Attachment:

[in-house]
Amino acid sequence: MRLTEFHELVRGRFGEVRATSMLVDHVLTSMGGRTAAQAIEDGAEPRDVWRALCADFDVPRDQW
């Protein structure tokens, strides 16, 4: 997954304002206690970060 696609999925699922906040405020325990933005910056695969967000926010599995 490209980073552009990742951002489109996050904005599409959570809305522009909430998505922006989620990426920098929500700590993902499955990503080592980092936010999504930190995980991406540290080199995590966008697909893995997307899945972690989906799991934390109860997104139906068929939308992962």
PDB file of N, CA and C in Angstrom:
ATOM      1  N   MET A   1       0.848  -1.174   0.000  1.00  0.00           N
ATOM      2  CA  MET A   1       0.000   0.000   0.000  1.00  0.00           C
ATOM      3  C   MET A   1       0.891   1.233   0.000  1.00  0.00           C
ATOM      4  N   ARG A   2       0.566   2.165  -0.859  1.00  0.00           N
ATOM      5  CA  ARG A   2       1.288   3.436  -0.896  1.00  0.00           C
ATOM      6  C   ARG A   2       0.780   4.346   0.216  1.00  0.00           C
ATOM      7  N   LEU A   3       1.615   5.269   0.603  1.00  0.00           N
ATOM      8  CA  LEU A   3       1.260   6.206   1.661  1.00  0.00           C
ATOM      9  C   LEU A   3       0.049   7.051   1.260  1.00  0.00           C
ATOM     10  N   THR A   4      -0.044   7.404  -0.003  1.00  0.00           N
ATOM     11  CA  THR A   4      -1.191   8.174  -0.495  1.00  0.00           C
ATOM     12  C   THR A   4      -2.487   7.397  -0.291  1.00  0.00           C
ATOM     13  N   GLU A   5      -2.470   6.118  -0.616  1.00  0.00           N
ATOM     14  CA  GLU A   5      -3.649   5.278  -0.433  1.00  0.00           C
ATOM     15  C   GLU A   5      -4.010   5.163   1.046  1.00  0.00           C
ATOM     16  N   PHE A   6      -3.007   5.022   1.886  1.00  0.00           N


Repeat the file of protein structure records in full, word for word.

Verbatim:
[in-house]
Amino acid sequence: MRLTEFHELVRGRFGEVRATSMLVDHVLTSMGGRTAAQAIEDGAEPRDVWRALCADFDVPRDQW
């Protein structure tokens, strides 16, 4: 997954304002206690970060 696609999925699922906040405020325990933005910056695969967000926010599995 490209980073552009990742951002489109996050904005599409959570809305522009909430998505922006989620990426920098929500700590993902499955990503080592980092936010999504930190995980991406540290080199995590966008697909893995997307899945972690989906799991934390109860997104139906068929939308992962």
PDB file of N, CA and C in Angstrom:
ATOM      1  N   MET A   1       0.848  -1.174   0.000  1.00  0.00           N
ATOM      2  CA  MET A   1       0.000   0.000   0.000  1.00  0.00           C
ATOM      3  C   MET A   1       0.891   1.233   0.000  1.00  0.00           C
ATOM      4  N   ARG A   2       0.566   2.165  -0.859  1.00  0.00           N
ATOM      5  CA  ARG A   2       1.288   3.436  -0.896  1.00  0.00           C
ATOM      6  C   ARG A   2       0.780   4.346   0.216  1.00  0.00           C
ATOM      7  N   LEU A   3       1.615   5.269   0.603  1.00  0.00           N
ATOM      8  CA  LEU A   3       1.260   6.206   1.661  1.00  0.00           C
ATOM      9  C   LEU A   3       0.049   7.051   1.260  1.00  0.00           C
ATOM     10  N   THR A   4      -0.044   7.404  -0.003  1.00  0.00           N
ATOM     11  CA  THR A   4      -1.191   8.174  -0.495  1.00  0.00           C
ATOM     12  C   THR A   4      -2.487   7.397  -0.291  1.00  0.00           C
ATOM     13  N   GLU A   5      -2.470   6.118  -0.616  1.00  0.00           N
ATOM     14  CA  GLU A   5      -3.649   5.278  -0.433  1.00  0.00           C
ATOM     15  C   GLU A   5      -4.010   5.163   1.046  1.00  0.00           C
ATOM     16  N   PHE A   6      -3.007   5.022   1.886  1.00  0.00           N